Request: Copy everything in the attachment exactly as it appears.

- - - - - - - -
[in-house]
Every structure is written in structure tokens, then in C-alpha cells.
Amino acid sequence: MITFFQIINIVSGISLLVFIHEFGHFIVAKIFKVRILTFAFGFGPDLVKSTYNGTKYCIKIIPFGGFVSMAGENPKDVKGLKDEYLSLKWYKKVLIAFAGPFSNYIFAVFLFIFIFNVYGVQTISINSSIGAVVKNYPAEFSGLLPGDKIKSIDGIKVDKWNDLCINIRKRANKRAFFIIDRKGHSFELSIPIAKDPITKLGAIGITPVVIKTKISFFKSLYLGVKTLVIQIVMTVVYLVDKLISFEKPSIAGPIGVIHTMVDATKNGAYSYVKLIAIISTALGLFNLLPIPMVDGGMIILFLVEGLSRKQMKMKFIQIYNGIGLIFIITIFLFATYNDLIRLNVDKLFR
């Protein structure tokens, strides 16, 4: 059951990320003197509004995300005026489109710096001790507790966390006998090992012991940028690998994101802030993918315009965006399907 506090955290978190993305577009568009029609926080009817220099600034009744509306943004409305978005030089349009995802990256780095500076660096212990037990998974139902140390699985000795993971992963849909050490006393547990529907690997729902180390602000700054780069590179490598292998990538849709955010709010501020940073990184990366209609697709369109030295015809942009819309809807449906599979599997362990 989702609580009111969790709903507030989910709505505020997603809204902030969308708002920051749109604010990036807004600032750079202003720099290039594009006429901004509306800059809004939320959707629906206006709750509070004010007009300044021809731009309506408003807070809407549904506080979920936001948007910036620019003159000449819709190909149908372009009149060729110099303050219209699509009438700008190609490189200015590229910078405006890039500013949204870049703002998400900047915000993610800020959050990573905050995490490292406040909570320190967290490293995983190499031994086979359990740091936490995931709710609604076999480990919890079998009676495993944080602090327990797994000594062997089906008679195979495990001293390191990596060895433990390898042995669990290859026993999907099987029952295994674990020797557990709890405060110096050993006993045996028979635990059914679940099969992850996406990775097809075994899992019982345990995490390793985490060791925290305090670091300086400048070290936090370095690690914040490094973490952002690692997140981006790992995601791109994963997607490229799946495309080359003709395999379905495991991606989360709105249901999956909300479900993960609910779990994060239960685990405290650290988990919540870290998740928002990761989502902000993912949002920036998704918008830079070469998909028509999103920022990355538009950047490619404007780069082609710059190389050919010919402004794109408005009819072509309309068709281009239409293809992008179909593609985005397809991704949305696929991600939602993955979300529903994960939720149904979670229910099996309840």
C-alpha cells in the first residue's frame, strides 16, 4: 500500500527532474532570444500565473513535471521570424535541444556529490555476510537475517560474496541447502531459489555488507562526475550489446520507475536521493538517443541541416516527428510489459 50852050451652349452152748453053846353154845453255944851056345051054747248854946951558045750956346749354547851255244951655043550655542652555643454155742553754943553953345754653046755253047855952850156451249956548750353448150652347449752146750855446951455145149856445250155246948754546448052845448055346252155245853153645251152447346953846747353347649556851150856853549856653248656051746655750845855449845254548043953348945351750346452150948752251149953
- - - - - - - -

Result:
[in-house]
Every structure is written in structure tokens, then in C-alpha cells.
Amino acid sequence: MITFFQIINIVSGISLLVFIHEFGHFIVAKIFKVRILTFAFGFGPDLVKSTYNGTKYCIKIIPFGGFVSMAGENPKDVKGLKDEYLSLKWYKKVLIAFAGPFSNYIFAVFLFIFIFNVYGVQTISINSSIGAVVKNYPAEFSGLLPGDKIKSIDGIKVDKWNDLCINIRKRANKRAFFIIDRKGHSFELSIPIAKDPITKLGAIGITPVVIKTKISFFKSLYLGVKTLVIQIVMTVVYLVDKLISFEKPSIAGPIGVIHTMVDATKNGAYSYVKLIAIISTALGLFNLLPIPMVDGGMIILFLVEGLSRKQMKMKFIQIYNGIGLIFIITIFLFATYNDLIRLNVDKLFR
């Protein structure tokens, strides 16, 4: 059951990320003197509004995300005026489109710096001790507790966390006998090992012991940028690998994101802030993918315009965006399907 506090955290978190993305577009568009029609926080009817220099600034009744509306943004409305978005030089349009995802990256780095500076660096212990037990998974139902140390699985000795993971992963849909050490006393547990529907690997729902180390602000700054780069590179490598292998990538849709955010709010501020940073990184990366209609697709369109030295015809942009819309809807449906599979599997362990 989702609580009111969790709903507030989910709505505020997603809204902030969308708002920051749109604010990036807004600032750079202003720099290039594009006429901004509306800059809004939320959707629906206006709750509070004010007009300044021809731009309506408003807070809407549904506080979920936001948007910036620019003159000449819709190909149908372009009149060729110099303050219209699509009438700008190609490189200015590229910078405006890039500013949204870049703002998400900047915000993610800020959050990573905050995490490292406040909570320190967290490293995983190499031994086979359990740091936490995931709710609604076999480990919890079998009676495993944080602090327990797994000594062997089906008679195979495990001293390191990596060895433990390898042995669990290859026993999907099987029952295994674990020797557990709890405060110096050993006993045996028979635990059914679940099969992850996406990775097809075994899992019982345990995490390793985490060791925290305090670091300086400048070290936090370095690690914040490094973490952002690692997140981006790992995601791109994963997607490229799946495309080359003709395999379905495991991606989360709105249901999956909300479900993960609910779990994060239960685990405290650290988990919540870290998740928002990761989502902000993912949002920036998704918008830079070469998909028509999103920022990355538009950047490619404007780069082609710059190389050919010919402004794109408005009819072509309309068709281009239409293809992008179909593609985005397809991704949305696929991600939602993955979300529903994960939720149904979670229910099996309840």
C-alpha cells in the first residue's frame, strides 16, 4: 500500500527532474532570444500565473513535471521570424535541444556529490555476510537475517560474496541447502531459489555488507562526475550489446520507475536521493538517443541541416516527428510489459 50852050451652349452152748453053846353154845453255944851056345051054747248854946951558045750956346749354547851255244951655043550655542652555643454155742553754943553953345754653046755253047855952850156451249956548750353448150652347449752146750855446951455145149856445250155246948754546448052845448055346252155245853153645251152447346953846747353347649556851150856853549856653248656051746655750845855449845254548043953348945351750346452150948752251149953